Putin backs Iran’s membership in Shanghai Cooperation Organization

Rouhani: More dialogue needed with Russia after U.S. nuclear deal exit

June 9, 2018

TEHRAN – President Hassan Rouhani of Iran said in a meeting on Saturday with his Russian counterpart Vladimir Putin that more dialogue is needed between Tehran and Moscow now that Donald Trump has withdrawn the U.S. from the multilateral 2015 nuclear deal.

Rouhani and Putin met in Qingdao, China, where the Shanghai Cooperation Organization summit meeting is being held.

The SCO meeting comes at a time that Trump unilaterally pulled Washington out of the international nuclear pact with Iran.

“As for the United States’ illegal walkout from these agreements, a far more serious and important dialogue between our countries is required,” TASS quoted Rouhani as saying.

Rouhani noted that Moscow can play an important role in preserving the nuclear deal, known as the Joint Comprehensive Plan of Action, after the U.S. “unilateral” and “illegal” withdrawal from the agreement.

On May 8, Trump officially withdrew the U.S. from the UN-endorsed nuclear agreement and plans to reimpose sanctions on Iran.

After the U.S. withdrawal, Iran wants assurances from the remaining parties that its interests are guaranteed or it will resume nuclear activities with a higher speed.

Rouhani also thanked Putin for his support for Iran’s accession to the Shanghai Cooperation Organization.

“I want to express my gratitude for your position on Iran’s accession to this organization as a full-fledged member,” TASS reported him as saying.

Putin said Iran has cooperated well in the SCO as an observer and that Russia supports Iran’s full membership to the organization.

The SCO, a regional security bloc, is led by China and Russia. Its member states also include four ex-Soviet Central Asian republics, Pakistan and India. Iran is an observer member.

According to France 24, authorities emptied an entire oceanside swathe of Qingdao -- clearing out shopkeepers, residents and day-trippers to make way for Chinese President Xi Jinping and his Russian and Iranian counterparts. Pakistani President Mamnoon Hussain and India's Prime Minister Narendra Modi also attended the meeting.

Though not officially on the agenda, analysts say that one key topic of discussion this year may focus on whether Iran will be allowed to ascend from its position as an SCO observer to become a full member state -- a development it has sought since 2008 but has been unable to achieve while subject to UN sanctions.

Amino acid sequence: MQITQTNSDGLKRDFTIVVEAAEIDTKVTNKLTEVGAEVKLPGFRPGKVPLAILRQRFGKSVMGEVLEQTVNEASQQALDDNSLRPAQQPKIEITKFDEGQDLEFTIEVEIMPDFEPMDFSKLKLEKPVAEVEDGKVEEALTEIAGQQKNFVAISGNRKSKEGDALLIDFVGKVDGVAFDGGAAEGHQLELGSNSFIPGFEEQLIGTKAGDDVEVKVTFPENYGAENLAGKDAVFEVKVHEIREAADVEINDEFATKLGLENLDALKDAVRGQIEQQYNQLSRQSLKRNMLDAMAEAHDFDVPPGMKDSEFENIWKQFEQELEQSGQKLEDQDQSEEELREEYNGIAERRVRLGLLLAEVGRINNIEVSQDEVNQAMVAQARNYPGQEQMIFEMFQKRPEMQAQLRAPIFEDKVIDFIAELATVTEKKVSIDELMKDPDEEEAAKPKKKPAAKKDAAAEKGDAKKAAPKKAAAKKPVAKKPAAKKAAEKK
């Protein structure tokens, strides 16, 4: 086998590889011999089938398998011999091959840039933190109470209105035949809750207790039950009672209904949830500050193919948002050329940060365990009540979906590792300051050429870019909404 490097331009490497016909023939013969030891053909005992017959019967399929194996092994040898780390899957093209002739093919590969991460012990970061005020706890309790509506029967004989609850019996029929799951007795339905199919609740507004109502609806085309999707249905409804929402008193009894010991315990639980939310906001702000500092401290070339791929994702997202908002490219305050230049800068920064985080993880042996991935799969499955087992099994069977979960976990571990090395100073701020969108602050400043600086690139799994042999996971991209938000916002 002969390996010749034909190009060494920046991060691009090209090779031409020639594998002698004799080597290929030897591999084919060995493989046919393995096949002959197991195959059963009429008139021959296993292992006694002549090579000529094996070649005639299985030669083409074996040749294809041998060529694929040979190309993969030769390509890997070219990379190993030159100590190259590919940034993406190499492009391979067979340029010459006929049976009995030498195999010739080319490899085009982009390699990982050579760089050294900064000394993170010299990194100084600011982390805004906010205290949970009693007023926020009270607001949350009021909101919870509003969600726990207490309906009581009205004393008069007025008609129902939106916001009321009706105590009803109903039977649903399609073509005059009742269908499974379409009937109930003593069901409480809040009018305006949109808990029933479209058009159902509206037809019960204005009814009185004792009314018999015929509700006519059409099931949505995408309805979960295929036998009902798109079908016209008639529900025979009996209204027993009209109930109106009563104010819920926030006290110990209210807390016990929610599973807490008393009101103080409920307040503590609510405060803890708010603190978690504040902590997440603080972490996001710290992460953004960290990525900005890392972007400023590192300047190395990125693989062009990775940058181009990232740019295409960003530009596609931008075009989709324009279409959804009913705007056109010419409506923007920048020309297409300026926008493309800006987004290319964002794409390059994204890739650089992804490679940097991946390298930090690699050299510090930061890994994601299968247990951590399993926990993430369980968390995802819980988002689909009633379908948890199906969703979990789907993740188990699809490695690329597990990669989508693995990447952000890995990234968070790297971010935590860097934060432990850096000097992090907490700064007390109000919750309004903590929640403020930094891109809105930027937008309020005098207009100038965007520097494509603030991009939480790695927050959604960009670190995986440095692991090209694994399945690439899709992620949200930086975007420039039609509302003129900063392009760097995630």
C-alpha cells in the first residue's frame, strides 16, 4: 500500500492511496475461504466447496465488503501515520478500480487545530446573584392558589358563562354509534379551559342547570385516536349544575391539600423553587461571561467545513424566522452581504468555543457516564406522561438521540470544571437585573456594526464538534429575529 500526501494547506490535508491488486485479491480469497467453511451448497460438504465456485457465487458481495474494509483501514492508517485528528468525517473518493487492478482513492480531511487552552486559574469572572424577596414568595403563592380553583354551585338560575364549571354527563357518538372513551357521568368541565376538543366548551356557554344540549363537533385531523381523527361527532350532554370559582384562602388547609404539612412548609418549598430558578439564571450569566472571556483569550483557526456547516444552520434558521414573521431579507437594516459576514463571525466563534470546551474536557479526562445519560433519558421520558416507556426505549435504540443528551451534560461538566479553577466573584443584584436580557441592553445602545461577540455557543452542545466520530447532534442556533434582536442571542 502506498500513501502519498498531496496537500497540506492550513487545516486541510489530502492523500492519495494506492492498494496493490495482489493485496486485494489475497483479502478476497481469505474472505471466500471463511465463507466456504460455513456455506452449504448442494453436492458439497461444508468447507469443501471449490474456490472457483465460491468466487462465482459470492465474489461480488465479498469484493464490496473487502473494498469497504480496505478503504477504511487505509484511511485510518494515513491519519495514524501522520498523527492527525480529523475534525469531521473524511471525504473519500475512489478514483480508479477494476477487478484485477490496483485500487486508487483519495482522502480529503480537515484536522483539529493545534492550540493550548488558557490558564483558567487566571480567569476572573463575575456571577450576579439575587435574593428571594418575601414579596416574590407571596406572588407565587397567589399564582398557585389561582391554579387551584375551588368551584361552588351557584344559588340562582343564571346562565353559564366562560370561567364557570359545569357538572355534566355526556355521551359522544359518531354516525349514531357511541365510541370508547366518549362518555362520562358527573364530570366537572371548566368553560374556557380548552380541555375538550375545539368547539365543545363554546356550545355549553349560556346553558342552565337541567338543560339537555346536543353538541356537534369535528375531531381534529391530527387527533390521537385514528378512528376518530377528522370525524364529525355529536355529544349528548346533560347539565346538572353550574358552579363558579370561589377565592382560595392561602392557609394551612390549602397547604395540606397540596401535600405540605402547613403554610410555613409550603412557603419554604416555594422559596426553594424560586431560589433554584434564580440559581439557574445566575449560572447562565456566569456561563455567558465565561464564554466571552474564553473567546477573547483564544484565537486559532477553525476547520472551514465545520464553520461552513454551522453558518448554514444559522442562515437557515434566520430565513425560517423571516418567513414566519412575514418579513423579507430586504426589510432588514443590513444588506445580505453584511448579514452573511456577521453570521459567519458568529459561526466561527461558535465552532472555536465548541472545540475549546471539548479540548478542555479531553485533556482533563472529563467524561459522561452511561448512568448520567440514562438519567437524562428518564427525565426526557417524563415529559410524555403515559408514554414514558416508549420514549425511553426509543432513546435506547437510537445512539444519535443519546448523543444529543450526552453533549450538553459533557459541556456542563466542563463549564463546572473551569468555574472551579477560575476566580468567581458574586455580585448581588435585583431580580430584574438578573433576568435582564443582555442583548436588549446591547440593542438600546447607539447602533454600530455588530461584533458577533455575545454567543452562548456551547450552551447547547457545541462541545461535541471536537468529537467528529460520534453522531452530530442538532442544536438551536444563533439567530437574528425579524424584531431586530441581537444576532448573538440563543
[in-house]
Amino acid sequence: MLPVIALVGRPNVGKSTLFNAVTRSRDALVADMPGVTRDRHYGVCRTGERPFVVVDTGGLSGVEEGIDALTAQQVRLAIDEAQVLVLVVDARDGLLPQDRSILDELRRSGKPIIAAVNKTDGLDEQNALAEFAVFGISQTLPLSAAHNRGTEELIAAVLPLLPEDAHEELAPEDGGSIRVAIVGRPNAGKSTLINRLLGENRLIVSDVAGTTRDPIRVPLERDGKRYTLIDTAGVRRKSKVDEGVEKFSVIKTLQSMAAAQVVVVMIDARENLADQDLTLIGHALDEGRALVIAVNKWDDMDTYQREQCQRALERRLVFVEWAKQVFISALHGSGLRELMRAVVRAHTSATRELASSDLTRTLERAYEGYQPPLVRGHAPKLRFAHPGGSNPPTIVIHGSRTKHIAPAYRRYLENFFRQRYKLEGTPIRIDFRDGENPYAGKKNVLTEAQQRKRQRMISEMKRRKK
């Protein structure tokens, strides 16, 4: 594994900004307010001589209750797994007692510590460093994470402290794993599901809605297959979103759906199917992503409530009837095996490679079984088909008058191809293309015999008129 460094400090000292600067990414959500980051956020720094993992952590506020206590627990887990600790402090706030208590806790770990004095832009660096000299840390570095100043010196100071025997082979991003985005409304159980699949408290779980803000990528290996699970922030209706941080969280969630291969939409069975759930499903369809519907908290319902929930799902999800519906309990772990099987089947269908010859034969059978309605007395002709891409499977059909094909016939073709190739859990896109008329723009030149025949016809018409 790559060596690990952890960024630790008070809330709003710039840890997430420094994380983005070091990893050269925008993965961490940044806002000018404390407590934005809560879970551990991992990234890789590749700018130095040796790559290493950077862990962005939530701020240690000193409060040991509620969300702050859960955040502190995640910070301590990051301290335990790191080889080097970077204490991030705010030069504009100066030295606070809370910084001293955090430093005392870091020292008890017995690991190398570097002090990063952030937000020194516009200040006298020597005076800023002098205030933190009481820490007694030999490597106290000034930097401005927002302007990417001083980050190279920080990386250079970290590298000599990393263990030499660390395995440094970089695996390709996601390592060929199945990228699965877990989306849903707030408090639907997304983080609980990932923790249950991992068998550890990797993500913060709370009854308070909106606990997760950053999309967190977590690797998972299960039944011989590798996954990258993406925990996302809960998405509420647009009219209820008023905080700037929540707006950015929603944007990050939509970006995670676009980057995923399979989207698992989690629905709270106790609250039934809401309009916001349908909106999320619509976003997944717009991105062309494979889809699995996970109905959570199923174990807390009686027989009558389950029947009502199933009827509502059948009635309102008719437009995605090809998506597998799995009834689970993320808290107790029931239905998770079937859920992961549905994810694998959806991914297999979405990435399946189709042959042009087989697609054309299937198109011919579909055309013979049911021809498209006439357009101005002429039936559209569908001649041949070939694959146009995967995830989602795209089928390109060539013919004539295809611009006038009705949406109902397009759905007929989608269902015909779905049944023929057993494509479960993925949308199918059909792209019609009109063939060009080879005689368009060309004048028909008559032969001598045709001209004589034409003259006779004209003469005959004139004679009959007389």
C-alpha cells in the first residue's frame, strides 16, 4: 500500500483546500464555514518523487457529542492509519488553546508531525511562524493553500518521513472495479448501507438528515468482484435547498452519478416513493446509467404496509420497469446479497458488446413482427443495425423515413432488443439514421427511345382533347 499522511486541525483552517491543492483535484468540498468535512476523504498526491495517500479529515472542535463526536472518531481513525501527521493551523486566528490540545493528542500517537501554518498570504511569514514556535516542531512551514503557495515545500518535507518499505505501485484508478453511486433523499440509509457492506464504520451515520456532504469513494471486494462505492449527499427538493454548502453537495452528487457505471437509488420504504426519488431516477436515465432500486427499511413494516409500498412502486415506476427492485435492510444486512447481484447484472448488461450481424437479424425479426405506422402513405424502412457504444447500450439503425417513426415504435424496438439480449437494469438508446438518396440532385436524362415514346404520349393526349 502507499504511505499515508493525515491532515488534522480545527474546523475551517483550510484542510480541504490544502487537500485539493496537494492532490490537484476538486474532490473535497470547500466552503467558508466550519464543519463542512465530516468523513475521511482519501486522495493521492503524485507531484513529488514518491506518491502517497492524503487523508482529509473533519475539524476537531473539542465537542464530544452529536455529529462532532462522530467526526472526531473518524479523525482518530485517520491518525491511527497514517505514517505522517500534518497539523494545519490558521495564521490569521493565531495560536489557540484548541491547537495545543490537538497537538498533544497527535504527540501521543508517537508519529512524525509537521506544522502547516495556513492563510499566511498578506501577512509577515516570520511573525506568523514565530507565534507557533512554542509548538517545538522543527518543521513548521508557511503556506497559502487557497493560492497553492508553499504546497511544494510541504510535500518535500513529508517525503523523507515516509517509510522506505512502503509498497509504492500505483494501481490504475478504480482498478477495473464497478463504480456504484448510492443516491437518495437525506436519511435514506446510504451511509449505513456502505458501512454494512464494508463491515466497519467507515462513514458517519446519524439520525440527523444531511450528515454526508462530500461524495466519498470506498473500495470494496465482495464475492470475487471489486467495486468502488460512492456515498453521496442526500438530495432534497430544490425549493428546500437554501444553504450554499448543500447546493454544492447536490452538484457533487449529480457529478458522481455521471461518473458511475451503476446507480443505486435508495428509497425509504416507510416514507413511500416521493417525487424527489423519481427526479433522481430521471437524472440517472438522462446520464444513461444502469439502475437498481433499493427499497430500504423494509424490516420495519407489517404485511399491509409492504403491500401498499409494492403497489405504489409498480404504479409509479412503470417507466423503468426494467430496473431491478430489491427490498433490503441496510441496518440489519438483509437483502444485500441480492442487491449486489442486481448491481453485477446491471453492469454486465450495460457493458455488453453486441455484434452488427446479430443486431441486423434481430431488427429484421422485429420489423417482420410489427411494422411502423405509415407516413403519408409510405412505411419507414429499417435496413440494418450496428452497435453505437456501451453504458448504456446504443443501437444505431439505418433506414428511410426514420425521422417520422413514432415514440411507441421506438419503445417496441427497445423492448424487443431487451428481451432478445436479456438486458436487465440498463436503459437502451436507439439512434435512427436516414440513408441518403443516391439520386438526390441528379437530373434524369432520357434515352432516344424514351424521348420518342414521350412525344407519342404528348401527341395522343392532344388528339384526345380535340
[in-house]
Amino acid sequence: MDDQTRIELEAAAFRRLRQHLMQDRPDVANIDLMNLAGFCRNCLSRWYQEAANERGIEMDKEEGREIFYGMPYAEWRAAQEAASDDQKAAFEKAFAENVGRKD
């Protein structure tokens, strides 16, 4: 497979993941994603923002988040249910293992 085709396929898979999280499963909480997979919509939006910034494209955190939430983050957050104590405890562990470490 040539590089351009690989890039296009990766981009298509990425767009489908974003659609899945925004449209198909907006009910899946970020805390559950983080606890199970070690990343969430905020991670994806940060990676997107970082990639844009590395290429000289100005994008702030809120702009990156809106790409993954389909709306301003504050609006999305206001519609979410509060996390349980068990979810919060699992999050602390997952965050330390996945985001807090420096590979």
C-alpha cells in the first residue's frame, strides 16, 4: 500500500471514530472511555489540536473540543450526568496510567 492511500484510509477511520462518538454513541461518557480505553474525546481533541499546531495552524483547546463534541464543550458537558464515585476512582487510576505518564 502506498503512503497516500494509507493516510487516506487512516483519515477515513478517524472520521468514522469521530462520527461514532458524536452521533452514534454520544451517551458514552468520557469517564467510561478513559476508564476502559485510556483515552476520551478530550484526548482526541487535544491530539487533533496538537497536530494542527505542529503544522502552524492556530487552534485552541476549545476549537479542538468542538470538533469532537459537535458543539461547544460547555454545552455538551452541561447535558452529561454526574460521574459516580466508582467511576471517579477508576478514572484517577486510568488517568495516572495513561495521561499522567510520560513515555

The 2015 nuclear deal lifted that barrier.

Now in the wake of the U.S. withdrawal from the pact, "SCO members may use granting full membership to Iran as a way to demonstrate support for (Tehran) and the nuclear agreement," said Dawn Murphy, professor of international security studies at the U.S. Air War College.

Trade, investment and development cooperation issues will also feature prominently at the SCO, Murphy said, given the climate of "rising anti-globalization and strains on global multilateral economic institutions", stoked by Trump's nationalist "America First" policy.

SCO nations may discuss the potential of a joint free trade area, she said, as China also pushes for participation in its Belt and Road global infrastructure project.

"Member states of the SCO are key to the success of the Belt and Road initiative and China's growing influence as a Eurasian power," said Murphy.

China may, however, be hindered from gaining robust support for its project at this summit due to India, the only SCO member that does not endorse it, she noted.

Regional security issues will also feature, because terrorism is the most severe security challenge facing the SCO, according to Liao Jinrong, head of the Chinese ministry of public security's international cooperation department.

"No matter what country has terrorists, we must strengthen our regional cooperation and not allow them to affect regional security," he told a press conference Friday, adding that the SCO bloc had stopped "hundreds" of terrorist acts.

NA/PA


 

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